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Dear Readers: We’ve been using disinfectants and sanitizers a lot this year, but are we using them correctly and effectively? According to the Centers for Disease Control and Prevention, “cleaning,” “sanitizing” and “disinfecting” all have different definitions.

● Cleaning removes germs and other impurities from surfaces but doesn’t necessarily kill them.

● Sanitizing lessens the number of germs on surfaces, either by killing them or removing them to a safer level, according to public health standards.

● Disinfecting kills germs on surfaces or objects.

Let’s take time to clean, sanitize and disinfect surfaces to stay healthy, especially while we’re dealing with covid-19.

Dear Heloise: I use microfiber cloths to clean the kitchen and bath, but I use green cloths for the kitchen and blue for the bathroom. This avoids cross-contamination and makes laundry day easier.

— Carrie in Texas

Dear Readers: Are you thinking of buying a cast iron skillet? Cast iron cookware isn’t fully nonstick until it’s well seasoned. Here’s a look at how that’s done: Start by washing your new pan with soapy water and dry the pan thoroughly. Rub the entire surface of the pan, including the exterior, with vegetable oil, using a soft cloth.

Heat it upside down in a 350 degree oven for one hour. Turn off the oven, and let the pan cool down completely in the oven. Cast iron pans can handle higher temperatures and heat food more evenly. You can use your cast iron on the stovetop or in the oven. A cast iron skillet will develop a deep, dark patina over time.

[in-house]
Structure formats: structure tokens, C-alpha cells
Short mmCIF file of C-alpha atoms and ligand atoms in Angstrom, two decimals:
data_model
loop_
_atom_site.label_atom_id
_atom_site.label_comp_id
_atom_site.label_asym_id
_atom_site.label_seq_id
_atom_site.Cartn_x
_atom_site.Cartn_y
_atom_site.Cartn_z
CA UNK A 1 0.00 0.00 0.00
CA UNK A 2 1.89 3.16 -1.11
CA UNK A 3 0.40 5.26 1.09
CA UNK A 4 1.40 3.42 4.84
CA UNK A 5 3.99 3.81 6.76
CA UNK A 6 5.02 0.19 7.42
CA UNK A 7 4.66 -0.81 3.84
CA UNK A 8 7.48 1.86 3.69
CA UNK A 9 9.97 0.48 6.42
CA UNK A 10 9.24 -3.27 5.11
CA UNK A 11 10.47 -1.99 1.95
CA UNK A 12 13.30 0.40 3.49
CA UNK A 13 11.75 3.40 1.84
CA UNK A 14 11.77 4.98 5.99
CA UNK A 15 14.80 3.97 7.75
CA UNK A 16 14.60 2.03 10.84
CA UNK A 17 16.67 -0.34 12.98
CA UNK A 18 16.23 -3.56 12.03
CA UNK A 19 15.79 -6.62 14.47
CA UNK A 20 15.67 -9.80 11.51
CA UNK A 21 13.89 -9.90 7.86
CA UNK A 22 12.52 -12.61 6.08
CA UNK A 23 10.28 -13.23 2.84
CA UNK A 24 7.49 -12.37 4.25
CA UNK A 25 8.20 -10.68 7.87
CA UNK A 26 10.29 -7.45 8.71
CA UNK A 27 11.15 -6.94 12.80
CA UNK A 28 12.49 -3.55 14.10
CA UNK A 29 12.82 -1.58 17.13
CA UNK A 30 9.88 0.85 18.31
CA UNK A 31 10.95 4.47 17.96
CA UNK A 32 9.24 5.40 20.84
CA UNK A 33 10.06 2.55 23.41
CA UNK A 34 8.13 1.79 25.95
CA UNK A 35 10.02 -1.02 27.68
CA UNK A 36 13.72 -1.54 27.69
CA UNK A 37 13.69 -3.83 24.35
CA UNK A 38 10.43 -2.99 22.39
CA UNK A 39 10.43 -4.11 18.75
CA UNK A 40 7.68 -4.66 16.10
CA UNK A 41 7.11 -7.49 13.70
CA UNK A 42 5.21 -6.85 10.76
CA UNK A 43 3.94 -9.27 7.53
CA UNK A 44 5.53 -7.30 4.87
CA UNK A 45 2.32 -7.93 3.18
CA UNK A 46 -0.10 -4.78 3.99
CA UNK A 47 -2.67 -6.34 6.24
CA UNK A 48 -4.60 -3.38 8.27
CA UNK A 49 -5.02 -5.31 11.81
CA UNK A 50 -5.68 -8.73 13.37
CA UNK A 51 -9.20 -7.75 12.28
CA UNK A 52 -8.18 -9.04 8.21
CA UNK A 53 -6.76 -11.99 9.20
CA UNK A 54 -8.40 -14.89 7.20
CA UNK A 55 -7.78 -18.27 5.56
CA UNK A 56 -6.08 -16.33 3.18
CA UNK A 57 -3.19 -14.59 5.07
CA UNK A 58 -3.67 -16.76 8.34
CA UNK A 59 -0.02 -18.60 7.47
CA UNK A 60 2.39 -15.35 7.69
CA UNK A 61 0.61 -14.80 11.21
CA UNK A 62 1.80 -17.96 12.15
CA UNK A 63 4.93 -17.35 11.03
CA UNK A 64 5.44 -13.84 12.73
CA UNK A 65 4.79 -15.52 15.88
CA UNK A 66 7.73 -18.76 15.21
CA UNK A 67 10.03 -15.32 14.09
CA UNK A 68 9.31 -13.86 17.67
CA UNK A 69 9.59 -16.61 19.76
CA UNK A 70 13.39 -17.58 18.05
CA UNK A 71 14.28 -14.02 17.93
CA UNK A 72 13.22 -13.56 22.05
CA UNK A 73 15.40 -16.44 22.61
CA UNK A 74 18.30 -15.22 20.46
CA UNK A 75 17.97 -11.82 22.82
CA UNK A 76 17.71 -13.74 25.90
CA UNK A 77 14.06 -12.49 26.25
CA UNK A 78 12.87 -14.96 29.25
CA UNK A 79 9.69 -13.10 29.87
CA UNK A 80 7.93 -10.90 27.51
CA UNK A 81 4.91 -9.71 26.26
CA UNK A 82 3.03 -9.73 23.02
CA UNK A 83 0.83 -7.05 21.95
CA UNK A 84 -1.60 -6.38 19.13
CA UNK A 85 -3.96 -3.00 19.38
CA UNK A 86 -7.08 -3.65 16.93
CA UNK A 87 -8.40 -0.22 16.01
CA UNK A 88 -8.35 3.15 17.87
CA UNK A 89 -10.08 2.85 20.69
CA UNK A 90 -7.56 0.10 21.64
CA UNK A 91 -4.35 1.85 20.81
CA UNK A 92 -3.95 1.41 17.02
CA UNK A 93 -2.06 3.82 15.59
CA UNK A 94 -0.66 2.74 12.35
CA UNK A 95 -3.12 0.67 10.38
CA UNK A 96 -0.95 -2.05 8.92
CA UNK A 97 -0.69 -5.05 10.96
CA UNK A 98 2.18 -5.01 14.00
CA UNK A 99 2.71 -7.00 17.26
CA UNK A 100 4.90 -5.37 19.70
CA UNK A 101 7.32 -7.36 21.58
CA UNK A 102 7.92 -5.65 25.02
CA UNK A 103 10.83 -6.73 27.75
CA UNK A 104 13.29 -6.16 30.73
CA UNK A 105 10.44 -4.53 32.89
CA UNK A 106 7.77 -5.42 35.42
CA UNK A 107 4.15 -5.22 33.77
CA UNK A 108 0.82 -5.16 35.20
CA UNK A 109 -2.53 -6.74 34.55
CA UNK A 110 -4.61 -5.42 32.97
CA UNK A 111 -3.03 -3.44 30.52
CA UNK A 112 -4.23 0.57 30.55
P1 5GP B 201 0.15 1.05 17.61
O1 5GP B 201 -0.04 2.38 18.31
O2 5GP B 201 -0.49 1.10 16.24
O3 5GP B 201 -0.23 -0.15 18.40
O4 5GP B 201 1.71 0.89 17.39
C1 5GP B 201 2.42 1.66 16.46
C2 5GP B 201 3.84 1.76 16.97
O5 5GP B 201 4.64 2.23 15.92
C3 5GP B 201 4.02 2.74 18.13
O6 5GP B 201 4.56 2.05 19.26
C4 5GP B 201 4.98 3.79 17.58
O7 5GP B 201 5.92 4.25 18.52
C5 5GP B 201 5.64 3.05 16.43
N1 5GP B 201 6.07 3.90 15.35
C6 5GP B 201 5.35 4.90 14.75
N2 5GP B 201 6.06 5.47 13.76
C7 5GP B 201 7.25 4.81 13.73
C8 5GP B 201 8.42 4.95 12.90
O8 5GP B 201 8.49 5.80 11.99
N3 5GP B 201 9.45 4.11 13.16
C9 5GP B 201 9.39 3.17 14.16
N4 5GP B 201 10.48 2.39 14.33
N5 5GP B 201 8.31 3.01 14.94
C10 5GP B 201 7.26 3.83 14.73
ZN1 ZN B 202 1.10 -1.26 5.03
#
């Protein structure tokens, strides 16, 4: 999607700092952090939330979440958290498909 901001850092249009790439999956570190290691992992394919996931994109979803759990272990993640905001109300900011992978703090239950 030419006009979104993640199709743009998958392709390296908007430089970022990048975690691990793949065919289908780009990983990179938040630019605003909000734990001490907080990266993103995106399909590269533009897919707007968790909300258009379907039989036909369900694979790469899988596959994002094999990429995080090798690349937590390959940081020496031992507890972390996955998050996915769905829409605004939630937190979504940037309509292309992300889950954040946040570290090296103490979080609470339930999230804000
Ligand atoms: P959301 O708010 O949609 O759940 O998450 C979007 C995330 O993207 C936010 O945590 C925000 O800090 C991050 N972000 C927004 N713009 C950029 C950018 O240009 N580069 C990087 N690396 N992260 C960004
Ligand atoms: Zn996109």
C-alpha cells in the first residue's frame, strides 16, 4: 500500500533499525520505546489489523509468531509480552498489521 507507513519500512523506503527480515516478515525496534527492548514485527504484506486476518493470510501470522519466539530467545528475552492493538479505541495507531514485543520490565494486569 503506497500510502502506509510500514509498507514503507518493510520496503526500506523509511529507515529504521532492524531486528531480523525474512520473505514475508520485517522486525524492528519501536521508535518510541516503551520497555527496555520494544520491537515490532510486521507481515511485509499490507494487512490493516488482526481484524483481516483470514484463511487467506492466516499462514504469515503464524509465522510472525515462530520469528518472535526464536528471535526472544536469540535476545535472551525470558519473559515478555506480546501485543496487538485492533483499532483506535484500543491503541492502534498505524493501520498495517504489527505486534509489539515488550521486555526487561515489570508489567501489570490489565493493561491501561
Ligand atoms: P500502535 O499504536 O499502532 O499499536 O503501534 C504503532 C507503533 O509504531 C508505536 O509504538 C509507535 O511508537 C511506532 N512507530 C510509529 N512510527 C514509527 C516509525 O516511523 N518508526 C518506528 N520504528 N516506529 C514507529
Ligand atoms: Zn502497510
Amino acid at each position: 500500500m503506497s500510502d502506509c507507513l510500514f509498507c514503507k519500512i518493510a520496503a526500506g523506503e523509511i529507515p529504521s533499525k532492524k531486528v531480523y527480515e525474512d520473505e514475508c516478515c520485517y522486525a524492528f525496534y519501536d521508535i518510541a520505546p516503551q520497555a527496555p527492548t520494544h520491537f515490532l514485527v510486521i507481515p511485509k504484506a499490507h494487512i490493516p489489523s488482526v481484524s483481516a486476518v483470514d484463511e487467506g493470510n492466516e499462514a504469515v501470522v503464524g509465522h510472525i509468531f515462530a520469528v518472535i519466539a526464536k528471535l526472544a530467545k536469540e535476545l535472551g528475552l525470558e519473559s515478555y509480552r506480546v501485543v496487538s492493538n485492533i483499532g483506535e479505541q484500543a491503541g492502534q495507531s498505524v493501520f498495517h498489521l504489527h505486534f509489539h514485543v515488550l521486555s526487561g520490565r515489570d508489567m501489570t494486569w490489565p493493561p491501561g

Clean the skillet immediately after each use while it is still warm, by hand, using hot water and a sponge. Never use soap to wash a seasoned cast iron pan or put it in the dishwasher. It can remove the seasoning and may cause the pan to rust. If there is stuck-on food, remove it with a paste of salt and water. If food is sticking to your pan, you might need to reseason it.

Dear Heloise: I read your recent hint about advertising or printing coupons on the core of paper towel rolls. Advertising is a GREAT idea.

Often, I want to buy the same product because it works so well, but don't know what brand it is because the wrapper has been discarded. If the brand name was printed on the tube, there'd be no question. This would work for toilet paper, too.

— Carol, Little Rock

Dear Heloise: My granddaughter taught me a great hint for squeezing lemons. I cut the lemon in half and, holding the lemon in one hand, twist a fork into the lemon until I've extracted all the juice from the lemon half. Then I repeat with the other half and use the fork to remove seeds from the bowl.

— Charlie S., via email

Heloise’s column appears six days a week at washingtonpost.com/advice. Send a hint to Heloise, P.O. Box 795001, San Antonio, TX 78279-5000, or email it to Heloise@Heloise.com.

2020, King Features Syndicate